Ellen Brooks
Photographs and Tableau Reliefs from the Early 1980s


October 3 - November 8, 2013

Andrew Roth is pleased to present “Photographs and Tableau Reliefs from the Early 1980s,” a solo exhibition by Ellen Brooks. Fifteen small sculptural reliefs will be exhibited for the first time, along with several early four-by-five-inch Polaroids and large-scale Chromogenic prints.

As a graduate student in the early 1970s at UCLA studying under Robert Heinecken, Brooks was particularly affected by Heinecken’s provocative photographic notion that no matter what a photograph may be of, “when the shutter is released, an abstraction is made.” For Brooks, the abstraction inherent in the interplay between the image and the viewer’s psychological projection onto that image — the set of assumptions and beliefs brought to bear on a given representation — has been an abiding concern. This understanding of the fraught psychology of the viewer-image relationship was common to the Pictures Generation artists of the mid to late 1970s, who appropriated the visual tropes of popular culture — as well as mass-media images themselves, often marked by strong representations of gender, class, and race — and served those very projections back to the viewer in sharp relief.

Within this historical context, Brooks embarked on a series of color photographs for which she is best known, depicting tableaux of miniature figures in various interior settings that seem to invite dramatic interpretation. In one, a couple sits on a couch, averting their eyes; in another, a woman waits alone at a table in a dark room, a square of light from the doorway revealing the ominous shadow of a figure about to enter. This allusion to lurid narrative within hothouse domestic environments has a particularly small-screen sensibility; Brooks herself had a sustained, unusual engagement with such pop-cultural psychodrama, noting, “In graduate school, I used to have a TV with a broken picture tube in my apartment. Working there during the day, I would listen to the soap operas without the picture for hours, creating the scenes in my head.”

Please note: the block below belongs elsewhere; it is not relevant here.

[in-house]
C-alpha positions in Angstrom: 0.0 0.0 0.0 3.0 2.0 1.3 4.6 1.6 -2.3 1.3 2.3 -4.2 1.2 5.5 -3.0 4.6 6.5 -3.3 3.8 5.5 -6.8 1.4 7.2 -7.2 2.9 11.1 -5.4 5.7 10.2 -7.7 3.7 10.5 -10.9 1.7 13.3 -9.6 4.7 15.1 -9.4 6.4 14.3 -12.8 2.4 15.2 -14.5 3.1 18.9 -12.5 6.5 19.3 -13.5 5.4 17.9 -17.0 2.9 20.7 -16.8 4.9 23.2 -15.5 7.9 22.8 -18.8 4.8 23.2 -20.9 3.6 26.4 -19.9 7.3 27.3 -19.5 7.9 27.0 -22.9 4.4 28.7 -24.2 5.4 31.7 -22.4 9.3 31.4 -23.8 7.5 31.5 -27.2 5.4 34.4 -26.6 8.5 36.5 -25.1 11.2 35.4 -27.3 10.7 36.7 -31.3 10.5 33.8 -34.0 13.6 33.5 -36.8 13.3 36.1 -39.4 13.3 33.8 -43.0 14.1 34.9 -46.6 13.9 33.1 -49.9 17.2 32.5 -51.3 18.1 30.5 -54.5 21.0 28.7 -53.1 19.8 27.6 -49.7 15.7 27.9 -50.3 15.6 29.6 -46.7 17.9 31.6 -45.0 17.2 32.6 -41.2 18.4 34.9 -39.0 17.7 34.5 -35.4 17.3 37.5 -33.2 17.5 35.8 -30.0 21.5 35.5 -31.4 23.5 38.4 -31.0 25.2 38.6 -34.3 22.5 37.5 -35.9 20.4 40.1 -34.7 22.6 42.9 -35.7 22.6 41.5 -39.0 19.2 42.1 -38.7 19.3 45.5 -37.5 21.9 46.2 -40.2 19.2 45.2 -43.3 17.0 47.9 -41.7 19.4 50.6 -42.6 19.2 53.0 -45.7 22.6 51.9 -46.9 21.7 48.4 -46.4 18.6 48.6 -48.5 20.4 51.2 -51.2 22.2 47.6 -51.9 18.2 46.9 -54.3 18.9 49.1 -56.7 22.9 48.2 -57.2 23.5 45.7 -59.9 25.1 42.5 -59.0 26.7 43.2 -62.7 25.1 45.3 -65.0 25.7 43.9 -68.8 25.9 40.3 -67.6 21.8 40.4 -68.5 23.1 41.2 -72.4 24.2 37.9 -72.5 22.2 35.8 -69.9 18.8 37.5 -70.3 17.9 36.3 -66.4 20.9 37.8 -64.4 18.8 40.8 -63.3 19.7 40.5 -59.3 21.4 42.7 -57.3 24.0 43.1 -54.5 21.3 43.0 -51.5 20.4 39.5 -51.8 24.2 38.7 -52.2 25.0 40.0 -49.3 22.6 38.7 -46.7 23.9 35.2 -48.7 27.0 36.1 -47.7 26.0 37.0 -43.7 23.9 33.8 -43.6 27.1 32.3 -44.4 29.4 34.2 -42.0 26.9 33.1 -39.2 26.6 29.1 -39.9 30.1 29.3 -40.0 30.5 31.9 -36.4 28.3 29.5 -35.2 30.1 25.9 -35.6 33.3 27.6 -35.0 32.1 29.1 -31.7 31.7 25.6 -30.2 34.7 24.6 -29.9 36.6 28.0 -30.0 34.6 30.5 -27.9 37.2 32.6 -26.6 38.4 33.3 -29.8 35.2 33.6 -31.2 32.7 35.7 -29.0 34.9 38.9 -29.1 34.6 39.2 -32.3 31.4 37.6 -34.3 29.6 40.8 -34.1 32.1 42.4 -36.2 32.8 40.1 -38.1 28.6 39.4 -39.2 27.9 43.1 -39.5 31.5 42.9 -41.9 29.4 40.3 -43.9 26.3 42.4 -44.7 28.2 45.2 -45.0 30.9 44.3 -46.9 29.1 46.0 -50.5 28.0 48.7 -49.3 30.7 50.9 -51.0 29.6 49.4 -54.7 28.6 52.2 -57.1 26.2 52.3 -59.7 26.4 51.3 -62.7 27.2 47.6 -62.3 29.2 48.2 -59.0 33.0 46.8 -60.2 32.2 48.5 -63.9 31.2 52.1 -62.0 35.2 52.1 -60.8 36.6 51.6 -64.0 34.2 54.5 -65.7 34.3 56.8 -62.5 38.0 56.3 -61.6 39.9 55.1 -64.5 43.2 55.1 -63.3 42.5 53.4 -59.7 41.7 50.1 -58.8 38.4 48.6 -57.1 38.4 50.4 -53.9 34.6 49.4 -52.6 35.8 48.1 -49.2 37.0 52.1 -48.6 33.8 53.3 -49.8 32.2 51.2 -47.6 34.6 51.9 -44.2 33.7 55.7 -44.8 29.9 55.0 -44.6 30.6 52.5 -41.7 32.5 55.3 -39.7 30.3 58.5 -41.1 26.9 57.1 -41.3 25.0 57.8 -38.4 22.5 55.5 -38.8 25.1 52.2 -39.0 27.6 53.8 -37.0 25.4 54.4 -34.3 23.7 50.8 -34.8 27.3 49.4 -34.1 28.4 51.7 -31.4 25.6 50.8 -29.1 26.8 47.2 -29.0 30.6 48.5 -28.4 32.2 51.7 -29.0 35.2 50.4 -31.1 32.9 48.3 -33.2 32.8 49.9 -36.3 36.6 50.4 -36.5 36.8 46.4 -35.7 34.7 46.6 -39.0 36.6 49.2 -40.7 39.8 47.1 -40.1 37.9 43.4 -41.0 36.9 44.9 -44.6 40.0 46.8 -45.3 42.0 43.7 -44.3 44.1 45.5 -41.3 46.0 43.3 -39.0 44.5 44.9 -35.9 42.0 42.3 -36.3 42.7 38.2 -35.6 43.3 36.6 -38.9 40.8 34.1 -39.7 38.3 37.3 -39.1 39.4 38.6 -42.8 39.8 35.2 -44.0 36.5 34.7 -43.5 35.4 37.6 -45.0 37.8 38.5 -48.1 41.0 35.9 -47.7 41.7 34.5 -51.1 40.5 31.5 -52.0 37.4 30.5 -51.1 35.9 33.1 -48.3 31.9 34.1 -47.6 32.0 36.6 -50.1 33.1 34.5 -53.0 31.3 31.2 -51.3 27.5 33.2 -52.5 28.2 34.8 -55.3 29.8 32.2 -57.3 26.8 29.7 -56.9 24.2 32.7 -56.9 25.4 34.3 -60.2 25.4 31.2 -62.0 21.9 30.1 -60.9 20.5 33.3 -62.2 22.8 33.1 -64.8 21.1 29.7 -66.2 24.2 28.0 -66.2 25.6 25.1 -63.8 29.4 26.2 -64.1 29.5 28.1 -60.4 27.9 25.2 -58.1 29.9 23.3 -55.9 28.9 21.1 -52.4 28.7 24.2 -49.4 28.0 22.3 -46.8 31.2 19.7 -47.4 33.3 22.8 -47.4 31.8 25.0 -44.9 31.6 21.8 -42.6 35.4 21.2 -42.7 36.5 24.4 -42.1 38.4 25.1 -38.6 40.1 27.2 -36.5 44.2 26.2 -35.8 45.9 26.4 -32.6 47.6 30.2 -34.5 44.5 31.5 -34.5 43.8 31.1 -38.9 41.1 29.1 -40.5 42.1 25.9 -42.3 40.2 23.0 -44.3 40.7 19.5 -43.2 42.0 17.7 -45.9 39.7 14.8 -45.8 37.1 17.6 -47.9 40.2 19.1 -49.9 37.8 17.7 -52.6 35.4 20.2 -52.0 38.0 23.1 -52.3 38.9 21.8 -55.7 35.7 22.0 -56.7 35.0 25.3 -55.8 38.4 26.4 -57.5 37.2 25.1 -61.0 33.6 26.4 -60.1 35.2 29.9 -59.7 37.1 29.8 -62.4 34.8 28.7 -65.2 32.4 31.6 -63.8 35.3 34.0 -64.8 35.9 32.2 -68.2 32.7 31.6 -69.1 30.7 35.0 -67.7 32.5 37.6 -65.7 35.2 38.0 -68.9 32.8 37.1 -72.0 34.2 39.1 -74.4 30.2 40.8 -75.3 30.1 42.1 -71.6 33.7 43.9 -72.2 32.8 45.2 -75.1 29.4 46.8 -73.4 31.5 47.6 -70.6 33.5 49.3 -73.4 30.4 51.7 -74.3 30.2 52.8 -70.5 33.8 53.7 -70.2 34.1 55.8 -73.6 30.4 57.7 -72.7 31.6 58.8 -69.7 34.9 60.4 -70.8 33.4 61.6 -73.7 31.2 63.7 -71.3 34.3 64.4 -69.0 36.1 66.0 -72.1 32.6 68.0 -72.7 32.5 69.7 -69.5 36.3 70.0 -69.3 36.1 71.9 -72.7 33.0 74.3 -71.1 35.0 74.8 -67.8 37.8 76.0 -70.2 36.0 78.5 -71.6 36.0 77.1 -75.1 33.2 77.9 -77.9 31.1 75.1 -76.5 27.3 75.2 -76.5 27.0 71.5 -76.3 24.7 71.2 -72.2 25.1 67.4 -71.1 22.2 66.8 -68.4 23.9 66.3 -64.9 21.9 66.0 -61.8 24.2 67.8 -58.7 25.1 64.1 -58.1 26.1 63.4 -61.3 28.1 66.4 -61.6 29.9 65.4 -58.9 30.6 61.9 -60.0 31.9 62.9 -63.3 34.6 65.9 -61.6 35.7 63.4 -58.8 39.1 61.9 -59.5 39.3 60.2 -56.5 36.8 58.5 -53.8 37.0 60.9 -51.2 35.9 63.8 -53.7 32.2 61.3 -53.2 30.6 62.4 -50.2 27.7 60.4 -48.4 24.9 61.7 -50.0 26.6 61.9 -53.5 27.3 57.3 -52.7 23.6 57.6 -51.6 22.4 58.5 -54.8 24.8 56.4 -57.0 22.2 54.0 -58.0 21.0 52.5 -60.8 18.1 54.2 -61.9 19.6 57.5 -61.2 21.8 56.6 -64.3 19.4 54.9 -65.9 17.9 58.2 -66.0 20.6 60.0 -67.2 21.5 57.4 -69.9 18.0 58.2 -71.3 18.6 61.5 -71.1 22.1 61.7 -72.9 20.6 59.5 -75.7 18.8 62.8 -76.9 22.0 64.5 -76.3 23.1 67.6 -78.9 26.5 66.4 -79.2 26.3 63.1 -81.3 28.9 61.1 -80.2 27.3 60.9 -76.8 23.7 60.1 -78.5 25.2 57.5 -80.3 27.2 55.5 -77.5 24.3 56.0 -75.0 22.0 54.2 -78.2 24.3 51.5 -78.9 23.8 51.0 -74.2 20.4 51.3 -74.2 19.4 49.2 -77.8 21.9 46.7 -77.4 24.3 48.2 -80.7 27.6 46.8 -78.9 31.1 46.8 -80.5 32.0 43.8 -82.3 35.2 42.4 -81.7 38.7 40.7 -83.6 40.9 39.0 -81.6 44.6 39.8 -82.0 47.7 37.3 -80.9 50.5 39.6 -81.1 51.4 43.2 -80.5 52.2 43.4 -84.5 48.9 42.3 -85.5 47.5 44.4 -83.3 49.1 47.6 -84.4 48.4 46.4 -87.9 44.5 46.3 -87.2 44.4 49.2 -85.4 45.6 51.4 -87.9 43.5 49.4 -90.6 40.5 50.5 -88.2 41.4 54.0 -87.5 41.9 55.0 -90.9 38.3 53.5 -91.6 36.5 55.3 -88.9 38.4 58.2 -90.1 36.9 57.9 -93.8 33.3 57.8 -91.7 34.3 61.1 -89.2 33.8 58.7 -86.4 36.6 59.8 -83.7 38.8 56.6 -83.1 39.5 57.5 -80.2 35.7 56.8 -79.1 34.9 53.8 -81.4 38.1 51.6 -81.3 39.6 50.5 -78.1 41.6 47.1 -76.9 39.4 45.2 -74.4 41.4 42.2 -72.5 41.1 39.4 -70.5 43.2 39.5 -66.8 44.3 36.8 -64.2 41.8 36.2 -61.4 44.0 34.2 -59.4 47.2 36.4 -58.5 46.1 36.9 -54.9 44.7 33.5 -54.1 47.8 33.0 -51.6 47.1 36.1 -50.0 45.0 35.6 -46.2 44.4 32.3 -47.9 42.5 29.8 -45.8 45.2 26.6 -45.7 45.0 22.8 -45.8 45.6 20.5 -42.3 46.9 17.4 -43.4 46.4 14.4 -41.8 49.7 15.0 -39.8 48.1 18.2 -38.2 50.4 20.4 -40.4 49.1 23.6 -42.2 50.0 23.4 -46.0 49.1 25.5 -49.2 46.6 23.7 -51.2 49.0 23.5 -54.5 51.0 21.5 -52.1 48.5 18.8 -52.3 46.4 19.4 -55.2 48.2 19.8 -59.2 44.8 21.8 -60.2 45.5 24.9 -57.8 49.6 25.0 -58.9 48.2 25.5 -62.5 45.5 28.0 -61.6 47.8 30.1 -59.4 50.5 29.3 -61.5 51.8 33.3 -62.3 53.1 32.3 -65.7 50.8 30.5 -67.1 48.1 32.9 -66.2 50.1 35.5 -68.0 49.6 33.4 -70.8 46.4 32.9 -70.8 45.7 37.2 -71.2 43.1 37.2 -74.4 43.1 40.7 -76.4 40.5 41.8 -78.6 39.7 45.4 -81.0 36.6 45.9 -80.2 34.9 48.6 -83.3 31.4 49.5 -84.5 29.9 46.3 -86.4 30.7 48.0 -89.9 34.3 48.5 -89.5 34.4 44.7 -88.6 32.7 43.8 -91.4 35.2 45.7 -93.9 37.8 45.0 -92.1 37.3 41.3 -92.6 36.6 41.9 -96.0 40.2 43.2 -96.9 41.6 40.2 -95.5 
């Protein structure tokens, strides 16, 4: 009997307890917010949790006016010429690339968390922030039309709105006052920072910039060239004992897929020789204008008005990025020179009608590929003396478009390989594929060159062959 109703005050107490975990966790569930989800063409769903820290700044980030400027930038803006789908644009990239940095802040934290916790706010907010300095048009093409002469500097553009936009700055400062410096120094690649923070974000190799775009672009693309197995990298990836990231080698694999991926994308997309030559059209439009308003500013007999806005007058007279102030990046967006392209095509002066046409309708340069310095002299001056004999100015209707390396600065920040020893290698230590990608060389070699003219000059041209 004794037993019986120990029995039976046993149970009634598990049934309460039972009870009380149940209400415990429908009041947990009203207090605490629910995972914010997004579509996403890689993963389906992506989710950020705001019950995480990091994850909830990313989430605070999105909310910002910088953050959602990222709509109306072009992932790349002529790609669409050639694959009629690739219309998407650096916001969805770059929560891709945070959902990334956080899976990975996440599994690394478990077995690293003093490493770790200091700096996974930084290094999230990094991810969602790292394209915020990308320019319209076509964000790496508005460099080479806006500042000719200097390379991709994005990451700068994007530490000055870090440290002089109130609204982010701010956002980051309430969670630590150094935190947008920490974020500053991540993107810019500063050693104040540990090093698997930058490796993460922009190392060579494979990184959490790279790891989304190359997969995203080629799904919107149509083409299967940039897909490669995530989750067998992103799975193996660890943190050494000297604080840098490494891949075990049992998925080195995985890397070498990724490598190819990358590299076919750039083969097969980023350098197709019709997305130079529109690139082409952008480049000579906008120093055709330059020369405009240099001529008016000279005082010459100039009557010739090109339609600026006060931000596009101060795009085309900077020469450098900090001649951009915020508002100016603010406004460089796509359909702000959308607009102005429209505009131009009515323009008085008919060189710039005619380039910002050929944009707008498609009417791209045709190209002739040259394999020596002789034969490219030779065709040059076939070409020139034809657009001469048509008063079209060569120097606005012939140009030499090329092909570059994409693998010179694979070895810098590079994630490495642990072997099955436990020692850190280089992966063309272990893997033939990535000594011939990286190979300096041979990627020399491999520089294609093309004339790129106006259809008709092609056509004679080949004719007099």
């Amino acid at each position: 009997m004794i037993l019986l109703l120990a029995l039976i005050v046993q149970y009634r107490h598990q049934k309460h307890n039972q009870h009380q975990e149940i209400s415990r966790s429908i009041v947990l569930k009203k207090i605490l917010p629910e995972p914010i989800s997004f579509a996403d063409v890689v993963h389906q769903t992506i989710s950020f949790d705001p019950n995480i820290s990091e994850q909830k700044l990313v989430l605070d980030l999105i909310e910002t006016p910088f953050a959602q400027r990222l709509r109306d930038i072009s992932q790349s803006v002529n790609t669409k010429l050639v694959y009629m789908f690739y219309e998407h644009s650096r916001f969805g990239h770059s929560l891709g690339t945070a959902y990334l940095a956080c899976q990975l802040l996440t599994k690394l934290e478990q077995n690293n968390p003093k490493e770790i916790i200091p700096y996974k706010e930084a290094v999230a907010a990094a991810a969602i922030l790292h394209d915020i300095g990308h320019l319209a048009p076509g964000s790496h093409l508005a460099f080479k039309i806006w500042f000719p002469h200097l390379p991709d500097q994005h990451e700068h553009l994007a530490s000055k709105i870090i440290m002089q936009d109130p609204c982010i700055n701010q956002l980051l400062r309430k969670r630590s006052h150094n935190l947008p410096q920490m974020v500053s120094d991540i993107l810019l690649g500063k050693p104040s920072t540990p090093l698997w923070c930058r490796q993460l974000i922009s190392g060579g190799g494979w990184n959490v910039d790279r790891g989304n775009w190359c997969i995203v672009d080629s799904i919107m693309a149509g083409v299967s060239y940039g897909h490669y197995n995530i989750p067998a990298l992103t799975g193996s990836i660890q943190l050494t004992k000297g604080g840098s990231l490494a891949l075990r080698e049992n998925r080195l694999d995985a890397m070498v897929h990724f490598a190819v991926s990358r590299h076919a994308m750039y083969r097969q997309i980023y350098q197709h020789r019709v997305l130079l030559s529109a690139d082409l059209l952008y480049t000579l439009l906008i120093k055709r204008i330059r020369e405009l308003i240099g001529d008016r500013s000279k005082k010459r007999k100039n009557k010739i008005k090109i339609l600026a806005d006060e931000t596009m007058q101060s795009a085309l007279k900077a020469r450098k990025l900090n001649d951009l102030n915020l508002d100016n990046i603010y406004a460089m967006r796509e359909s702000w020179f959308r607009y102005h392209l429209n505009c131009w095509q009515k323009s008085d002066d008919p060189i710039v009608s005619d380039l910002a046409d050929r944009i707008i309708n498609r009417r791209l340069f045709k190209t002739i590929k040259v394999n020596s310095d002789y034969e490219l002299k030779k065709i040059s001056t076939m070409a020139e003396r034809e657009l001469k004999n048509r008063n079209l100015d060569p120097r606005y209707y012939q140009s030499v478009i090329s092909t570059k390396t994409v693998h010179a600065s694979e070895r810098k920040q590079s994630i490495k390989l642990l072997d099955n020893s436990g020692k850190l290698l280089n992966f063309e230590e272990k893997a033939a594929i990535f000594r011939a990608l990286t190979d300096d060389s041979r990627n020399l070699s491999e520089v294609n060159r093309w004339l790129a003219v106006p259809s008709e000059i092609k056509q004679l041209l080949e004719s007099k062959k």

This investment in the charged world of quotidian human emotion took a sculptural turn in Brooks’s work in the early 1980s, when the artist — who has moved fluidly between media — created tableaux not to photograph but to stand alone as wall reliefs. Presented here for the first time, these series, utilizing either hand-painted miniatures on plaster grounds or cast-bronze figures on lead grounds, involve tiny figurines originally manufactured for use in HO-gauge model train sets. Rendered in grisaille or cast in metal, these figures are arranged on monochrome textured backgrounds in various states of alienation, often separated by quasi-architectural ledges or partitions that jut up from the ground on which they rest. The looks (or lack thereof) between the figures speak volumes: Full of the unsaid and the unseen, they literalize the sense of entrapment present in the photographic work. Alluding to the tension between genders and within the family unit, they crackle with psychological force, inviting the voyeuristic pleasure of beholding mute, private dramas.

Ellen Brooks was born in Los Angeles and lives and works in New York. Her work has been exhibited at the Museum of Modern Art, the New Museum of Contemporary Art, the Museum of Contemporary Art, Los Angeles, and the Whitney Museum of American Art, among many others.